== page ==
PART 2 

Listeners to Part 1 of Dr. Flanagan’s presentation may recall that he discussed health reform efforts to control health care costs and how the provision of physical medicine and rehabilitation (PM&R) services has a unique role to play in achieving health reform’s triple aim. In Part 2, his comments had a focus on intensive care unit patients, a group associated with large health care costs and one not usually associated with the provision of rehabilitation services. What about safety? It’s feasible, but is it wise? Should we get folks up and walking who are so critically ill? Aren’t we putting them at risk of all sorts of bad things from happening? It is safe and the outcomes are fine and there is research to prove it. We are enhancing mobility, decreasing the number of days patients are on ventilators, and in some cases, not only are we not causing worse mortality, we are decreasing mortality. If you are doing all of this, the last question is what about costs? Despite increasing the use of PT, OT, and Speech staff, by getting patients out of the hospital faster, there is a cost savings. A pilot study was done at NYU to look at what happens to patients after they left the hospital to see if there were any additional savings. The results show that it was possible to reduce hospitalization, reduce the average direct cost per day, and there was a significant increase in the proportion of patients who were discharged to the community with no services at all. The latter outcome represented an overall cost savings for the health system. He also provided information about something that is relatively new and what they are working on at NYU, which is site neutral payments. A question and answer period followed his presentation.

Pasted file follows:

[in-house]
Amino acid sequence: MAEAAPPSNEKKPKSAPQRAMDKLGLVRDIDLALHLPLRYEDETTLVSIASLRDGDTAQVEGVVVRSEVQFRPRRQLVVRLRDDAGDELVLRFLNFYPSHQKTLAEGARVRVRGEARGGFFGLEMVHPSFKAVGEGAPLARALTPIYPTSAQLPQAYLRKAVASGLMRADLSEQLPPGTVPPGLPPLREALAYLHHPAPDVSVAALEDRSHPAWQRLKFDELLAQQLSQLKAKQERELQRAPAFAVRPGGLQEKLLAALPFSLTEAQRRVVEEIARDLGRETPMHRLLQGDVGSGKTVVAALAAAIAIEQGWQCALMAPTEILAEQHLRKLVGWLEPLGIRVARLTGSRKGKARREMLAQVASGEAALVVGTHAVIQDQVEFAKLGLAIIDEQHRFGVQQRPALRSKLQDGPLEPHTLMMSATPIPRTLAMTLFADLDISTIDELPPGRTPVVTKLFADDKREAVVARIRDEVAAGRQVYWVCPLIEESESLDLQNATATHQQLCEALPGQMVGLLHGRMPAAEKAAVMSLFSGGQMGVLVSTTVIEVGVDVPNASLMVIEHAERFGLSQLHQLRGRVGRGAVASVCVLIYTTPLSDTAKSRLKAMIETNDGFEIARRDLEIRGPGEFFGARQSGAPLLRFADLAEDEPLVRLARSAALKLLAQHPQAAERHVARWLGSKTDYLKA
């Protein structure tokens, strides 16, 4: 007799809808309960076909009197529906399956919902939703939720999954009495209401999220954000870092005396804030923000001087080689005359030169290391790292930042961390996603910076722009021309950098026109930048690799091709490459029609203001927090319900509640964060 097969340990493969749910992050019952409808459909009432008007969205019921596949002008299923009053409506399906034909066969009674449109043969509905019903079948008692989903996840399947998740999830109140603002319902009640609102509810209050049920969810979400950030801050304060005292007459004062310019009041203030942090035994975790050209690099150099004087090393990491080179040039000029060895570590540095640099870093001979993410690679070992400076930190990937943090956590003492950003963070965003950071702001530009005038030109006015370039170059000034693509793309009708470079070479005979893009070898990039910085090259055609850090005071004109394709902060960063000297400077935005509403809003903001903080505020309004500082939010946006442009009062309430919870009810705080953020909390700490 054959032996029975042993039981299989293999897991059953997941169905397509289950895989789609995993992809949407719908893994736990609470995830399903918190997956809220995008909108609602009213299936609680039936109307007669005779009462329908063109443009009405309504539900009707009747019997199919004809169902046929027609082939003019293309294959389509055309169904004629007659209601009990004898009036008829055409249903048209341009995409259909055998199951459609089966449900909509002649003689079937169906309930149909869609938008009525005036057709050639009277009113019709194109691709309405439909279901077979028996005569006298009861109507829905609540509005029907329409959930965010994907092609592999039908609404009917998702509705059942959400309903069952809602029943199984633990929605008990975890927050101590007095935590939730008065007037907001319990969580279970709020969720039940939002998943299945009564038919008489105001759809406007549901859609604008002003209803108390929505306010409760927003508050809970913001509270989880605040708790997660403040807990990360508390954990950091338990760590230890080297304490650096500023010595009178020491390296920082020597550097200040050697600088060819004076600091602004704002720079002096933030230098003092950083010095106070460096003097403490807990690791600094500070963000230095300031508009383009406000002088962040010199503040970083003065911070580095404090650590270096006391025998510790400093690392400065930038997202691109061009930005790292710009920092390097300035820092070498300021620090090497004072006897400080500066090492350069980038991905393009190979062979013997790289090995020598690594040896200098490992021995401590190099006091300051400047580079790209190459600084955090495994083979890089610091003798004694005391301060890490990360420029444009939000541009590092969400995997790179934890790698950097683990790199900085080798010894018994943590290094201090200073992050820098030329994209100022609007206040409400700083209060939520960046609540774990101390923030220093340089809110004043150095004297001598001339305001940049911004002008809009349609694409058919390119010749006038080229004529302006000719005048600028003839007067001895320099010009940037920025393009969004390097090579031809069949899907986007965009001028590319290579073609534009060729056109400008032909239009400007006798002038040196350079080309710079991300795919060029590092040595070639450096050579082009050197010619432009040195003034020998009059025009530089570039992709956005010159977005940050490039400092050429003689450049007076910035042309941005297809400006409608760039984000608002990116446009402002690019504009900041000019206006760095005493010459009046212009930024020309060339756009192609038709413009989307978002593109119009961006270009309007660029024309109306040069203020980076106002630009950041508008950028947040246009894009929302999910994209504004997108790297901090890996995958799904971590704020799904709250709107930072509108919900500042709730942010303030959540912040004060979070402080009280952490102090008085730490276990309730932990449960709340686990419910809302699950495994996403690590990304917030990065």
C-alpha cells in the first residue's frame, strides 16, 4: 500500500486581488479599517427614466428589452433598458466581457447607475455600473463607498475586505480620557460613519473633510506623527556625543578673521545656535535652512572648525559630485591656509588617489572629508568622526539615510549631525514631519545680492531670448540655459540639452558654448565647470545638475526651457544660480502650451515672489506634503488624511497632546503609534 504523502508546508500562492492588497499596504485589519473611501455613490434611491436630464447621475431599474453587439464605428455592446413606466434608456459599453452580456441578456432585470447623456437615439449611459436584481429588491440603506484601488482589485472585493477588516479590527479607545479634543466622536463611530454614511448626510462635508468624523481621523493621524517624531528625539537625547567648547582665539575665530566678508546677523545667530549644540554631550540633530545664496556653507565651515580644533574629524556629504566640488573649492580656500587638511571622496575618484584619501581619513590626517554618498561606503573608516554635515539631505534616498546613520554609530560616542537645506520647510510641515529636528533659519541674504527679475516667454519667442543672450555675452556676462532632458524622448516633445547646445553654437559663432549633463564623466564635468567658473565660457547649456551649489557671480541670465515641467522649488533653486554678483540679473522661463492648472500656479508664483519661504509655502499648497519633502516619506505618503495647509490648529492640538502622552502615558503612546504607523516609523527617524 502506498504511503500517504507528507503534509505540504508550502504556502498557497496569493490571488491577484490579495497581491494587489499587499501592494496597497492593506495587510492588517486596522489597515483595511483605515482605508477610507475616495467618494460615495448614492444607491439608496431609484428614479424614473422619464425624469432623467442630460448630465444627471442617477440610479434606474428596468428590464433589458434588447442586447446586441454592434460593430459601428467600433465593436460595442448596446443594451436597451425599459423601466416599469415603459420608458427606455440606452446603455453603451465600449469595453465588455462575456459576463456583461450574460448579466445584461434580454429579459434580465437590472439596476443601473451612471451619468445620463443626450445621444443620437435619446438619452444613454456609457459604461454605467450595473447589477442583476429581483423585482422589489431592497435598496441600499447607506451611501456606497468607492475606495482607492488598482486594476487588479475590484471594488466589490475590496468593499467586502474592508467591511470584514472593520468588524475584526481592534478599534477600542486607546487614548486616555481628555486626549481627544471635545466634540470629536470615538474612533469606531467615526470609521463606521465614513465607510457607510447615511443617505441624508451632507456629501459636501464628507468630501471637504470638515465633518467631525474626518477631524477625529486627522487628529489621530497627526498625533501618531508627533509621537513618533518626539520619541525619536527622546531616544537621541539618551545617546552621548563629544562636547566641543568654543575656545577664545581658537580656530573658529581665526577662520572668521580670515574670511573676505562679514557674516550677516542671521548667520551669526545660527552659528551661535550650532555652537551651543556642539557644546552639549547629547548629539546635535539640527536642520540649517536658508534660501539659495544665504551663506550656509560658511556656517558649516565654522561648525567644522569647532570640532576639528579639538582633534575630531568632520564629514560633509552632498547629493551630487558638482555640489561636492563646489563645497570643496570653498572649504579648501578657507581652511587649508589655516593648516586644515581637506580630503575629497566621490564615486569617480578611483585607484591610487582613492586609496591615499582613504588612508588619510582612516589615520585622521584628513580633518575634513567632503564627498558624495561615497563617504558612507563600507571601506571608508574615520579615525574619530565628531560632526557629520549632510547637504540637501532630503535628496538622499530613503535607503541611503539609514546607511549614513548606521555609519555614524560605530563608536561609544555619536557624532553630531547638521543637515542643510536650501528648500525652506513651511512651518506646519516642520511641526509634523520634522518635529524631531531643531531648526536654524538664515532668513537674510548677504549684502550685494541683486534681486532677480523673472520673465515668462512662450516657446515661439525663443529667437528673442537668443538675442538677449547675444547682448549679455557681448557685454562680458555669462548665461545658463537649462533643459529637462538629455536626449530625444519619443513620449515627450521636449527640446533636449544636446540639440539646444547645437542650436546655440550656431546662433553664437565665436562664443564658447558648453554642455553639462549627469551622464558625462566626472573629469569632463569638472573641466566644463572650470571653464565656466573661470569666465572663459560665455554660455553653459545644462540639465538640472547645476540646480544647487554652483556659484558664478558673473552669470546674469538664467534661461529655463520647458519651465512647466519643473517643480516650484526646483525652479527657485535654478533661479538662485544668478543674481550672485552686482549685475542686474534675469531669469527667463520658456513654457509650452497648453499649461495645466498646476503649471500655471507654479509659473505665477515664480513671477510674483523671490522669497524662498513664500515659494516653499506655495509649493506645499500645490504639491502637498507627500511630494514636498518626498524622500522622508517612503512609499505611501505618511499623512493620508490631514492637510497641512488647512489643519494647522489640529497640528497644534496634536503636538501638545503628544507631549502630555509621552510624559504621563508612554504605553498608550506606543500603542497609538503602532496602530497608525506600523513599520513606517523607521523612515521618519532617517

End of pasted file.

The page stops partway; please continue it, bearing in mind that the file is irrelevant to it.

Nov 11, 2020

Dr. Steven Flanagan is Howard A. Rusk Professor of Rehabilitation Medicine and Chairperson of the Department of Rehabilitation Medicine at NYU Langone Health. He joined NYU Langone Medical Center in 2008 as Professor and Chairman of Rehabilitation Medicine and Medical Director of Rusk Rehabilitation after serving as Vice Chairman of Rehabilitation Medicine at Mount Sinai School of Medicine. He serves on numerous medical advisory boards and is a peer reviewer for several scientific journals. He has authored numerous chapters and peer-reviewed publications, and has participated in both federally- and industry-sponsored research. His medical degree is from the University of Medicine & Dentistry of New Jersey and he completed his residency at Mt. Sinai Medical Center/Cabrini, Rehabilitation Medicine.

PART 1